UV Imaging Spectroscopy of the Saturn System

Monday, 15 December 2014
Larry W Esposito, Univ of Colorado, Boulder, CO, United States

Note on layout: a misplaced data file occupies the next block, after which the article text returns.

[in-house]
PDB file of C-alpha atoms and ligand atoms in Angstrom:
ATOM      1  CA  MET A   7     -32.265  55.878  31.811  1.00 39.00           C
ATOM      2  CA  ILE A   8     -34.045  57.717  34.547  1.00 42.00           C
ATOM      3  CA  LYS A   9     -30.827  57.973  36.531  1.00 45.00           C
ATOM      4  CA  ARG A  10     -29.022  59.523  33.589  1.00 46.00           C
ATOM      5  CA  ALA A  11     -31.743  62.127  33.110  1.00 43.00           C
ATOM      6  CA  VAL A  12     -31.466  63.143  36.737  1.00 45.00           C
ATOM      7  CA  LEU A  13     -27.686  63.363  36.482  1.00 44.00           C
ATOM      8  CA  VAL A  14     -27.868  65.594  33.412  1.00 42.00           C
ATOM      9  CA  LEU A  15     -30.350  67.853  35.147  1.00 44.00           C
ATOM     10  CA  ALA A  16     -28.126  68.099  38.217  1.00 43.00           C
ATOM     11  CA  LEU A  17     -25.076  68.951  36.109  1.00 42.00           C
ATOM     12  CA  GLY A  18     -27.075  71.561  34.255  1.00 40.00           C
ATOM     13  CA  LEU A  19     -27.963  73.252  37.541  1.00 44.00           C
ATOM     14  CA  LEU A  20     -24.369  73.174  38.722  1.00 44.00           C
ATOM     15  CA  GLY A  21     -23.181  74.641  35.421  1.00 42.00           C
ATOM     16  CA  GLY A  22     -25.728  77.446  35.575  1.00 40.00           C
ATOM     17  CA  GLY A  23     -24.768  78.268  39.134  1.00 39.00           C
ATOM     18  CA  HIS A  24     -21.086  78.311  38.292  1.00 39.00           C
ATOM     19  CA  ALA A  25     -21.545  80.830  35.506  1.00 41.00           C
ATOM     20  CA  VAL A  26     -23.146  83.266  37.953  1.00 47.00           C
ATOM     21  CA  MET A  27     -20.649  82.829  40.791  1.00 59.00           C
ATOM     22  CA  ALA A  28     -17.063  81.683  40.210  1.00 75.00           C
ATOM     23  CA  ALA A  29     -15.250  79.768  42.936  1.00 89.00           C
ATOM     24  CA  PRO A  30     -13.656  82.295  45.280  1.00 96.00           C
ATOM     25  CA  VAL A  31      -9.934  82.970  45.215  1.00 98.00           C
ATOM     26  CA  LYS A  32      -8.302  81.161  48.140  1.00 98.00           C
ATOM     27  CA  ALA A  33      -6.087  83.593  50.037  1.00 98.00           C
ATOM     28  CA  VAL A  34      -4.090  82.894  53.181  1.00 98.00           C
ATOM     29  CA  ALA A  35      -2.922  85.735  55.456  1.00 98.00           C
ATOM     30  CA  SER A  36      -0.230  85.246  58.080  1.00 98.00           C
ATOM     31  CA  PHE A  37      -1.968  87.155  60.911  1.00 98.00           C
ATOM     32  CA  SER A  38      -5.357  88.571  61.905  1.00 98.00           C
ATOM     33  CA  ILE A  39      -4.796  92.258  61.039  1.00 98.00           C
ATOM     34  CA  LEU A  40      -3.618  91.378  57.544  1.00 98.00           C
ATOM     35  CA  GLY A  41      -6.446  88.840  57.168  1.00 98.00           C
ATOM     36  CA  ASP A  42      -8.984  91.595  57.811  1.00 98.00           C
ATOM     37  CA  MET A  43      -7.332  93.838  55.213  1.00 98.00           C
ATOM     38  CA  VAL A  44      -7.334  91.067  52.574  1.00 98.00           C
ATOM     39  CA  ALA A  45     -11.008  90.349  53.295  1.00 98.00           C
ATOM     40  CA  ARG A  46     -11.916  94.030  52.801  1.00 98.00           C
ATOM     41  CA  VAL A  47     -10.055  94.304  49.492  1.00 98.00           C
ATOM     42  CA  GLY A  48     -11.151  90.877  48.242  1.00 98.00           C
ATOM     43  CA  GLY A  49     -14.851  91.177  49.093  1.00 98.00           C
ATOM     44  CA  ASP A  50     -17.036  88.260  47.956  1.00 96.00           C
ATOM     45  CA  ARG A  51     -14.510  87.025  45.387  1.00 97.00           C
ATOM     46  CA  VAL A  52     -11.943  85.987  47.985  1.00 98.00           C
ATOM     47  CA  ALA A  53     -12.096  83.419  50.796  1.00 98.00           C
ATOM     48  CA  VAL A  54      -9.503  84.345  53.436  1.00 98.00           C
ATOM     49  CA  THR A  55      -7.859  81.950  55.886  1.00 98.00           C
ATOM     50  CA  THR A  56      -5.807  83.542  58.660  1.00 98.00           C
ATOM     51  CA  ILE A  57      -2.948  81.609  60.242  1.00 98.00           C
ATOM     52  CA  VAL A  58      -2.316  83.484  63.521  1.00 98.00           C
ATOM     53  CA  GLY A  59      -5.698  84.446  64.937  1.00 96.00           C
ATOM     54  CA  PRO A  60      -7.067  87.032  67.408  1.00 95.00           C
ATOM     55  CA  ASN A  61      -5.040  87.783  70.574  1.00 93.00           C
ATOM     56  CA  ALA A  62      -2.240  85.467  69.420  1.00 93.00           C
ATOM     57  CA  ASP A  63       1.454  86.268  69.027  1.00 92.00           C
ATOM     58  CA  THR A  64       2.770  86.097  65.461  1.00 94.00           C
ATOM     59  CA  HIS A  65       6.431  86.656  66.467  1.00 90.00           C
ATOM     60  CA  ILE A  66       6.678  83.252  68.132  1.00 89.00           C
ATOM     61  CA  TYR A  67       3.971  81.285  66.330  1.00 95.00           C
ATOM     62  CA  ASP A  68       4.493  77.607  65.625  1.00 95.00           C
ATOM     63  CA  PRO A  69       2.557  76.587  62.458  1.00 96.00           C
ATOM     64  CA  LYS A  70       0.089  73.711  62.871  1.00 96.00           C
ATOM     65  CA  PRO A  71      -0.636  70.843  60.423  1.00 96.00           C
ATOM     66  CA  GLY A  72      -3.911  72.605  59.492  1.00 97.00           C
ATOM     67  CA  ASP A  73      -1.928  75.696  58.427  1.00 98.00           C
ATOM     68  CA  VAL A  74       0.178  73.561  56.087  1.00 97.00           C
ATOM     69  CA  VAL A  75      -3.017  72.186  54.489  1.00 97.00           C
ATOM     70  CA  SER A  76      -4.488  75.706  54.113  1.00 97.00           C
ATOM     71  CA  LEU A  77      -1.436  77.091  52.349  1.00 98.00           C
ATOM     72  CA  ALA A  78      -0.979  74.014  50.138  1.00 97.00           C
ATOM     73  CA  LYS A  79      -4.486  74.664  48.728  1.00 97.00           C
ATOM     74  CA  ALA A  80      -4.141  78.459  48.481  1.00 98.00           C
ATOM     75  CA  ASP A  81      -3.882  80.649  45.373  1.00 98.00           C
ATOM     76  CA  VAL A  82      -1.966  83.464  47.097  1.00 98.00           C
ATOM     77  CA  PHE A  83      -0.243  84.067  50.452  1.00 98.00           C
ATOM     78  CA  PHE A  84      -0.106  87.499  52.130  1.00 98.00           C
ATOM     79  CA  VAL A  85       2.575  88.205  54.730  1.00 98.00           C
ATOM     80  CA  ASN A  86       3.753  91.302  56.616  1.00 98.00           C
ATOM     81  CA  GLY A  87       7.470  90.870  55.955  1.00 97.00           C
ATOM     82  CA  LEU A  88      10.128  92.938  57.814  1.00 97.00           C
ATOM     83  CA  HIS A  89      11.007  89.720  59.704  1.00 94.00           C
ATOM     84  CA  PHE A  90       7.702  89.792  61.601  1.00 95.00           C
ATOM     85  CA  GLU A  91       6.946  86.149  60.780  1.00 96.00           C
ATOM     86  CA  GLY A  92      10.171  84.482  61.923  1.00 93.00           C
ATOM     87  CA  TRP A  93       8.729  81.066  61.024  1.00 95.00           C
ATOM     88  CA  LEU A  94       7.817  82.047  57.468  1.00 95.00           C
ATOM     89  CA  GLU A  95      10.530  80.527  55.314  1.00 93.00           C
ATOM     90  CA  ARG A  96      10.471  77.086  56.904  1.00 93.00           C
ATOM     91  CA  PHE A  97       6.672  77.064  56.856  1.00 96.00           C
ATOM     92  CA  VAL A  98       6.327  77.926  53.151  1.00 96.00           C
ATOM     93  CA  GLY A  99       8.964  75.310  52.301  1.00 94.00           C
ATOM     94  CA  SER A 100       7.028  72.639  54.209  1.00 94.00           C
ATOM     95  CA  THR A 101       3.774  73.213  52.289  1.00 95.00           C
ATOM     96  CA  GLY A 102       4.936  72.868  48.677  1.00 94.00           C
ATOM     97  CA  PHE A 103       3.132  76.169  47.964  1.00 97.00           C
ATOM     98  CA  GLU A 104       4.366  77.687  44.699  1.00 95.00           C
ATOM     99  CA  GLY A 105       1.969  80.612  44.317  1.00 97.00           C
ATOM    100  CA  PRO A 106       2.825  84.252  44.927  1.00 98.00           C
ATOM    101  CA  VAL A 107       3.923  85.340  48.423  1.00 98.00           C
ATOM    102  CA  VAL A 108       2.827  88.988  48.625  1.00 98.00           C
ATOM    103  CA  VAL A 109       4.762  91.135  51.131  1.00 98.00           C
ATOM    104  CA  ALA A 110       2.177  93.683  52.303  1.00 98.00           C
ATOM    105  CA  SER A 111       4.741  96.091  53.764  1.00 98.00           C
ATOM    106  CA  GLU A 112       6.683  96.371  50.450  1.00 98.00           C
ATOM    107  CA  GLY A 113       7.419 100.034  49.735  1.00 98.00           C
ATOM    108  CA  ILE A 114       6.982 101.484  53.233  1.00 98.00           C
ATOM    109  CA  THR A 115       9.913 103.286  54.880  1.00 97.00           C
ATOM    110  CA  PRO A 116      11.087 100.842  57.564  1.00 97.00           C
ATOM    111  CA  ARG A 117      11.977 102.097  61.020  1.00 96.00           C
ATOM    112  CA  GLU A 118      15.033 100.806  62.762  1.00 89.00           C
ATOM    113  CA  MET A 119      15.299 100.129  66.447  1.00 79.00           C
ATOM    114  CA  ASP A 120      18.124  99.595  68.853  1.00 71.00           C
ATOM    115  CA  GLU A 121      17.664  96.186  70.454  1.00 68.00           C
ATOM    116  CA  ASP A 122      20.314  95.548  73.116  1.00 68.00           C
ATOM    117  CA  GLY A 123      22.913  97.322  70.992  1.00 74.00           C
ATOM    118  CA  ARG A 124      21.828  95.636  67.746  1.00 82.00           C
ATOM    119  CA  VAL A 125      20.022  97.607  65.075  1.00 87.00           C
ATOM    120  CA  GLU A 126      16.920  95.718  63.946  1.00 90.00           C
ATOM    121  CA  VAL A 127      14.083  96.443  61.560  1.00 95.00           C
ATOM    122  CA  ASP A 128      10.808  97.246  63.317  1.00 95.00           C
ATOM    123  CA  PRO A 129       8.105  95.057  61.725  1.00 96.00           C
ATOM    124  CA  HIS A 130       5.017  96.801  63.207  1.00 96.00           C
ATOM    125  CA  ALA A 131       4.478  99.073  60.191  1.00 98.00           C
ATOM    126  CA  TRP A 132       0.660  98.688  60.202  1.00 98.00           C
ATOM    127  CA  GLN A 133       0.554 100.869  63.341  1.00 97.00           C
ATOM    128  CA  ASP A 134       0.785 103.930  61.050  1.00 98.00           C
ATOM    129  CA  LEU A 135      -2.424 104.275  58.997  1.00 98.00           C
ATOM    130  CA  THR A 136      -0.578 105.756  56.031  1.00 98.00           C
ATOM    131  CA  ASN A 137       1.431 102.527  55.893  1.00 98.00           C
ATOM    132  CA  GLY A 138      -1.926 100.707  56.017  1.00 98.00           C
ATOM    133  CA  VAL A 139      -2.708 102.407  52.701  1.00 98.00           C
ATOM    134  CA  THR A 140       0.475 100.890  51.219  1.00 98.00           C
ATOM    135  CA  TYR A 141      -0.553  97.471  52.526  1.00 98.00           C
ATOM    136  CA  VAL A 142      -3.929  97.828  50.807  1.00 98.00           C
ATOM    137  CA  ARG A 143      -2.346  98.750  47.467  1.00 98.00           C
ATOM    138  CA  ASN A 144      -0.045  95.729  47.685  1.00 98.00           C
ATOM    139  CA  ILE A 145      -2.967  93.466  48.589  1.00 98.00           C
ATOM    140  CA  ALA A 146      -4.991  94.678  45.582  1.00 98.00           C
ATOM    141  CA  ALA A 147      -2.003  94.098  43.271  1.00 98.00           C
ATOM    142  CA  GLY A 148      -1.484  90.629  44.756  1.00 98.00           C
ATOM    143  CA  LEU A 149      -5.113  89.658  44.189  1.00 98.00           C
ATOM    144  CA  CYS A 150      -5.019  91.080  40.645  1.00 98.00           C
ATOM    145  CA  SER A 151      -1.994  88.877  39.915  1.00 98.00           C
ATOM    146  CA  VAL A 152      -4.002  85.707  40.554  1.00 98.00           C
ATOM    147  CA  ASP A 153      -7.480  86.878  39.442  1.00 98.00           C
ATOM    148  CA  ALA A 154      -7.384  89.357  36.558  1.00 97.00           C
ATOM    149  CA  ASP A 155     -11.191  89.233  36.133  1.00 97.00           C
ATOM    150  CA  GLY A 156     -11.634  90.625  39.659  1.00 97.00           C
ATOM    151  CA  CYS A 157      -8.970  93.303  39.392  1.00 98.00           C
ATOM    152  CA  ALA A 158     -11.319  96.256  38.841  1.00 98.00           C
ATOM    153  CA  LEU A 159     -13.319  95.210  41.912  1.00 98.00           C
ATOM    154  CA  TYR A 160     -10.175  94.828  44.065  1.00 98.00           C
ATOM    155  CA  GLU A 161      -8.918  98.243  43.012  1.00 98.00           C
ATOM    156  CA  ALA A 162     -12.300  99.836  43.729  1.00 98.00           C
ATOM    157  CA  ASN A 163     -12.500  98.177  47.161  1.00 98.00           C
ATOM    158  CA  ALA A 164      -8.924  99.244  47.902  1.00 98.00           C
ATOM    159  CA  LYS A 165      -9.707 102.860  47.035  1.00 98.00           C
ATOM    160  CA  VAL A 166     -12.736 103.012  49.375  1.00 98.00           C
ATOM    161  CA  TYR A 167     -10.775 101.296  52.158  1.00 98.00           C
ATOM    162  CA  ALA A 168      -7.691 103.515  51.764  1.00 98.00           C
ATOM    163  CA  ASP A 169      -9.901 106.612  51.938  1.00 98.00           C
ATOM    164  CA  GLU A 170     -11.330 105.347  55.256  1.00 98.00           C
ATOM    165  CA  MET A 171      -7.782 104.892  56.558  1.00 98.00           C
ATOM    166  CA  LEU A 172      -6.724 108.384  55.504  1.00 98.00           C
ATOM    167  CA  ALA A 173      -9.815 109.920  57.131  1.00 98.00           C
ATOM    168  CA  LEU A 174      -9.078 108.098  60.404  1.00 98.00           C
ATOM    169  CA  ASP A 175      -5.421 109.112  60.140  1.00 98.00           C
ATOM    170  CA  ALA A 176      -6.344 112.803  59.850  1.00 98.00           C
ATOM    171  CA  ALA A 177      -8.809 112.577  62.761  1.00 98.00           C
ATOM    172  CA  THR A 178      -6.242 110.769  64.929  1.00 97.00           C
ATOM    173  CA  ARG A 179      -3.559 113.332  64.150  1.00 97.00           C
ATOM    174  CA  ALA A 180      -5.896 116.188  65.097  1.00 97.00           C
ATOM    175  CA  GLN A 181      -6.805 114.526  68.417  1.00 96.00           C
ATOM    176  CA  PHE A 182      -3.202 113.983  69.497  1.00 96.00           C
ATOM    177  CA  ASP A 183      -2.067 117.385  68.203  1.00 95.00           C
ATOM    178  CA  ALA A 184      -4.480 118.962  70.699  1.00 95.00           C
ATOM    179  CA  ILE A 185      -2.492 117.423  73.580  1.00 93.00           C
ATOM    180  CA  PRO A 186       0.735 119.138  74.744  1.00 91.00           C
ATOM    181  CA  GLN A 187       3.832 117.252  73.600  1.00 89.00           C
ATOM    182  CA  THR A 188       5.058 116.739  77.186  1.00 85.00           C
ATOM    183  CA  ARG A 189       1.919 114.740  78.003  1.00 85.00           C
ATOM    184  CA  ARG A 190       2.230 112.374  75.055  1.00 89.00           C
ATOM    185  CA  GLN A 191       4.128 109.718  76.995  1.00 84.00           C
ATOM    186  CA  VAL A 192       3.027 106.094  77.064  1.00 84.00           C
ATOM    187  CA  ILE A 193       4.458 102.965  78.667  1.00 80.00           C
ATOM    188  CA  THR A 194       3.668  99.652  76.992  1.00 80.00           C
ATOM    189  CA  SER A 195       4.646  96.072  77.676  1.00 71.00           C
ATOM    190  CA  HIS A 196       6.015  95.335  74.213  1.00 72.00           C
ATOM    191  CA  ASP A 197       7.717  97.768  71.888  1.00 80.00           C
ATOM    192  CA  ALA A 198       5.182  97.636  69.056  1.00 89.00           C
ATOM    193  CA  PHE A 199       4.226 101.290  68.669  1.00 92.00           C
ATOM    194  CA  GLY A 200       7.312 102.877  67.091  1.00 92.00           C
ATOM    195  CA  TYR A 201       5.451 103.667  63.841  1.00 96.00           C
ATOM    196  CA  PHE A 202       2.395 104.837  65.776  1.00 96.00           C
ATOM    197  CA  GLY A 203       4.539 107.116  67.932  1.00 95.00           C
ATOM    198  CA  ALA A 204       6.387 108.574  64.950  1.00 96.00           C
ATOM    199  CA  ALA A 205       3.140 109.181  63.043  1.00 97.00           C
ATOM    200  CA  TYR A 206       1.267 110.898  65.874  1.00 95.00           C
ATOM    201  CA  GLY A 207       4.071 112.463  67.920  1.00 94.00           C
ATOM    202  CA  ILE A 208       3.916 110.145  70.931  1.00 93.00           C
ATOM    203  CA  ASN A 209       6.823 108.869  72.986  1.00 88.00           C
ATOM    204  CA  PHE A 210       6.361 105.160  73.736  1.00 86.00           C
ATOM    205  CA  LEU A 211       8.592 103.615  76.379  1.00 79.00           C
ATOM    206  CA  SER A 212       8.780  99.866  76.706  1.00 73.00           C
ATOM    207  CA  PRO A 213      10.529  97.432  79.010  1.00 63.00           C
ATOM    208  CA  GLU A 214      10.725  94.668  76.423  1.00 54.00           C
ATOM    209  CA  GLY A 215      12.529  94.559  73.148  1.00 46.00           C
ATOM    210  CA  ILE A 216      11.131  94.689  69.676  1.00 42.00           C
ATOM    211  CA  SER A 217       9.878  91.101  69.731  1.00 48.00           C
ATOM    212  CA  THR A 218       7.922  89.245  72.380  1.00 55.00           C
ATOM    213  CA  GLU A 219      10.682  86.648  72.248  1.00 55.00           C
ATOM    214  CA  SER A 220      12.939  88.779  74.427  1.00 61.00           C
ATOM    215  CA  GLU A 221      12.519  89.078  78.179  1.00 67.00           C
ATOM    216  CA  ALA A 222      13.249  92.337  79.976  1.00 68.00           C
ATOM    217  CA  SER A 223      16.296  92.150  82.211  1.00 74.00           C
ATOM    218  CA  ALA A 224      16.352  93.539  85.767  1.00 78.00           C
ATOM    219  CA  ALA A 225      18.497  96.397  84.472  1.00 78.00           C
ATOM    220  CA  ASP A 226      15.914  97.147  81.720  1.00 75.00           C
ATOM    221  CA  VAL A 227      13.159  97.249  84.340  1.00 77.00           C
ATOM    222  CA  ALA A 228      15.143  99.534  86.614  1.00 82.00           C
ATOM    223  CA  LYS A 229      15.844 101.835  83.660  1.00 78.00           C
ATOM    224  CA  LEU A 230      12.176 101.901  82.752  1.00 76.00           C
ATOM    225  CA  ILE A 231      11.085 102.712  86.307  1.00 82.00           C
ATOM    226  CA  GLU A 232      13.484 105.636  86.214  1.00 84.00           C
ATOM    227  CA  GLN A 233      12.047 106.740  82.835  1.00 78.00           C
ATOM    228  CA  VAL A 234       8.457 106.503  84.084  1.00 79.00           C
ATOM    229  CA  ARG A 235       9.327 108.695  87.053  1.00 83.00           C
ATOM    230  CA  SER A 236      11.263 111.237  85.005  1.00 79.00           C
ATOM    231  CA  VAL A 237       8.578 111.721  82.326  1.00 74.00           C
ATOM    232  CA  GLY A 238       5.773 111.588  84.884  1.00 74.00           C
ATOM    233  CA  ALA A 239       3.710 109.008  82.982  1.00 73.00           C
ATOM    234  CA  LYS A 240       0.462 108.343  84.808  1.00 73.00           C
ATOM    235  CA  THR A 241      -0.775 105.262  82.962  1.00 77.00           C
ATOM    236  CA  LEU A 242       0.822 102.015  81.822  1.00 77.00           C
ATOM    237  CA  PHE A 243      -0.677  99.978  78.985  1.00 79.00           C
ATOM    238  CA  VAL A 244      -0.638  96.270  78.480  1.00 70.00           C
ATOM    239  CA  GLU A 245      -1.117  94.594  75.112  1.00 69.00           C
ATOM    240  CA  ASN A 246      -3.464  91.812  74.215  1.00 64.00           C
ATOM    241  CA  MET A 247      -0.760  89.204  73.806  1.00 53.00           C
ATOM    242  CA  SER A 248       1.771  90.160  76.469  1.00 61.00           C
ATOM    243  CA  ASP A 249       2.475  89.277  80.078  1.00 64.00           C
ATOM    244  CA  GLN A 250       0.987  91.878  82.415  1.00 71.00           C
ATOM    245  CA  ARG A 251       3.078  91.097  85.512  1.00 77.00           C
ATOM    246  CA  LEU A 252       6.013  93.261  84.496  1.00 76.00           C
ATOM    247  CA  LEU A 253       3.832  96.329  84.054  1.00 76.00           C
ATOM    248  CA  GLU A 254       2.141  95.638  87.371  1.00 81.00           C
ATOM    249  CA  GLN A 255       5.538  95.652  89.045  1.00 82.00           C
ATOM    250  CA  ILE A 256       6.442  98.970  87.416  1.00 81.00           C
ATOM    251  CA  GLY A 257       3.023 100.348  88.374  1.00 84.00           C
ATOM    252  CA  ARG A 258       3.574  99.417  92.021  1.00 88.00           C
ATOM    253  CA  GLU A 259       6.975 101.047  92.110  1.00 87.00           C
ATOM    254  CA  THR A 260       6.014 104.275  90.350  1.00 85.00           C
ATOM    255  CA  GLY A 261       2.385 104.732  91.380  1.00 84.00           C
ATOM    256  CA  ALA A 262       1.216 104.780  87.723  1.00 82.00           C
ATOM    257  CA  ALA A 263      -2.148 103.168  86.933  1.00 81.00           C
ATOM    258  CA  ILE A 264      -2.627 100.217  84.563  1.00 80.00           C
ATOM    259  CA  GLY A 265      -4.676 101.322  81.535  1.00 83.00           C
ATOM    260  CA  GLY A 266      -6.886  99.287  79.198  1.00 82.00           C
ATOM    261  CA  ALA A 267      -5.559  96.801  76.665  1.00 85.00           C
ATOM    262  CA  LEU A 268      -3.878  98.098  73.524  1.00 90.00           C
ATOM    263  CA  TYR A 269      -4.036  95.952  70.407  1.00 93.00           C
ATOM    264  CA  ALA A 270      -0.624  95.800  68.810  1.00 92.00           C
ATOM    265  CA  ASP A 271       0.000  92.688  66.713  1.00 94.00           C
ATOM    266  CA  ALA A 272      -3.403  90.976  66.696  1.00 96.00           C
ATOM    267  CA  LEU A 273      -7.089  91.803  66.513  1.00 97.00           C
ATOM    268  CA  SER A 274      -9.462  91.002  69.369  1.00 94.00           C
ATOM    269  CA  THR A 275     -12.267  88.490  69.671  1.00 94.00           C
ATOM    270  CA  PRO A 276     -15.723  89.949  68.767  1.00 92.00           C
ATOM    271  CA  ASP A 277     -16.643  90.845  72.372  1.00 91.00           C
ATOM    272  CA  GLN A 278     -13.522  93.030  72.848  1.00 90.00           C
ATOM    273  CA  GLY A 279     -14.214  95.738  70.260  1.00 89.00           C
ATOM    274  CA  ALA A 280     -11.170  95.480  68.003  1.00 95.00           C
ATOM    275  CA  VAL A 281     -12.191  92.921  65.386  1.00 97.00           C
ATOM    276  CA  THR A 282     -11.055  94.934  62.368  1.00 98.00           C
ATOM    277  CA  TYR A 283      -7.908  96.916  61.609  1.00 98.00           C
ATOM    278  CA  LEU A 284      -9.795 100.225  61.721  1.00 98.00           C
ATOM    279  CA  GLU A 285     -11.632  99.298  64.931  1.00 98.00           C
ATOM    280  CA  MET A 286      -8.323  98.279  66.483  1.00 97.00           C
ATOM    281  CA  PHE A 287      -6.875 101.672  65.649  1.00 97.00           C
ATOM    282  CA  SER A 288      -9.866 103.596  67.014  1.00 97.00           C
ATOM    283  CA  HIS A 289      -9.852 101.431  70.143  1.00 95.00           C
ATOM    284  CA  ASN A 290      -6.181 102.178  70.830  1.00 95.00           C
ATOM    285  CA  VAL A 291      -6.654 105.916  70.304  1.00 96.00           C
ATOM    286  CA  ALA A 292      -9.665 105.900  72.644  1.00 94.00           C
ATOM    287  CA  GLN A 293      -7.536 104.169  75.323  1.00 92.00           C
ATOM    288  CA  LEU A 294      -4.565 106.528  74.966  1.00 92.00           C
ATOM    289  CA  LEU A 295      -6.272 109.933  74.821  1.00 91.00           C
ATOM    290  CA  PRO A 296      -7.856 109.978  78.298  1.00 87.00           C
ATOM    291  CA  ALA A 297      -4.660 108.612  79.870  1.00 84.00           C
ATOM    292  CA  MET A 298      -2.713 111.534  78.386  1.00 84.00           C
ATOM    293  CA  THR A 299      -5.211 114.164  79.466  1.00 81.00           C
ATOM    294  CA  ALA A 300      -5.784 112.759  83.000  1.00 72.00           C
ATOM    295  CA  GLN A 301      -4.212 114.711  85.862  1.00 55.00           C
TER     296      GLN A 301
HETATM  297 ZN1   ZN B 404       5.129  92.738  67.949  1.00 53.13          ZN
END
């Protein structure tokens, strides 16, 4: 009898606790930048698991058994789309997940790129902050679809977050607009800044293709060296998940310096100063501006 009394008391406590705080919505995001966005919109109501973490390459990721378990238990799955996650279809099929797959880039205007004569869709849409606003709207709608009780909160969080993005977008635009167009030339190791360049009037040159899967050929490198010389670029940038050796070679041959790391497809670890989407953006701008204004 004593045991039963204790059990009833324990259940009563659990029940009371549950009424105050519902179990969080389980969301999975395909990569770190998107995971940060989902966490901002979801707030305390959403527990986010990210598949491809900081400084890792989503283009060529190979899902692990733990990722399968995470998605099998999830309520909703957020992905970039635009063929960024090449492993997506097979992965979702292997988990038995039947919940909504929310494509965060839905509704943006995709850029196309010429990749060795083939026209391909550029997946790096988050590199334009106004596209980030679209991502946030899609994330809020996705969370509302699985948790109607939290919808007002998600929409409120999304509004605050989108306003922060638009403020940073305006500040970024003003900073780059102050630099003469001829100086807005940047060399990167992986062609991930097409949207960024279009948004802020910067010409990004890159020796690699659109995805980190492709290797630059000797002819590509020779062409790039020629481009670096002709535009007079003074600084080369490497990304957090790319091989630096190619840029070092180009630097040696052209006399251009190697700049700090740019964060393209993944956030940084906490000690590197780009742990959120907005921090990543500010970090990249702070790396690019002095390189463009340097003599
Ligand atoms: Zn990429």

Highlights of the UVIS investigation on Cassini include the discovery of a neutral oxygen cloud surrounding Saturn and the determination that Saturn’s magnetosphere is dominated by neutrals. Later, UVIS observed and measured the cause of these phenomena: that the icy moon Enceladus is erupting water molecules at about 200kg/sec from fissures in its south polar terrain. These eruptions also carry a fraction of small solid ice grains that are sufficient to produce Saturn’s ethereal E ring. The morphology of the jets of vapor in the Enceladus plume imply supersonic flow velocities that loft the grains carried in the jets, consistent with theoretical models. UV occultations and spectroscopy define the constituents of Titan’s upper atmosphere and explain its dayside and nightside emissions. UVIS sees Saturn's auroral oval evolve and has detected Enceladus' footprint. Self-Gravity Wakes in Saturn’s rings were detected by comparing ring occultations with Voyager results and with multiple Cassini UVIS occultations at a range of viewing aspects. We developed a simple ‘granola-bar model’ to explain our observations and the azimuthal brightness asymmetry observed from the Earth and previous space missions. UVIS has detected numerous small structures in the rings: kittens, propellers and other embedded objects. Some are as small as meters across from UVIS ‘tracking’ occultations. Features preferentially form where the rings are stirred by resonances and nearby passing moons. This more active ring system seen by Cassini may explain bright haloes in the rings; how the ring system can recycle ring material so that the rings are much older than inferred from Voyager; and provide implications of how planets may form. Future observations will provide the best resolution on active features like edges of the rings, ring haloes and propeller bands.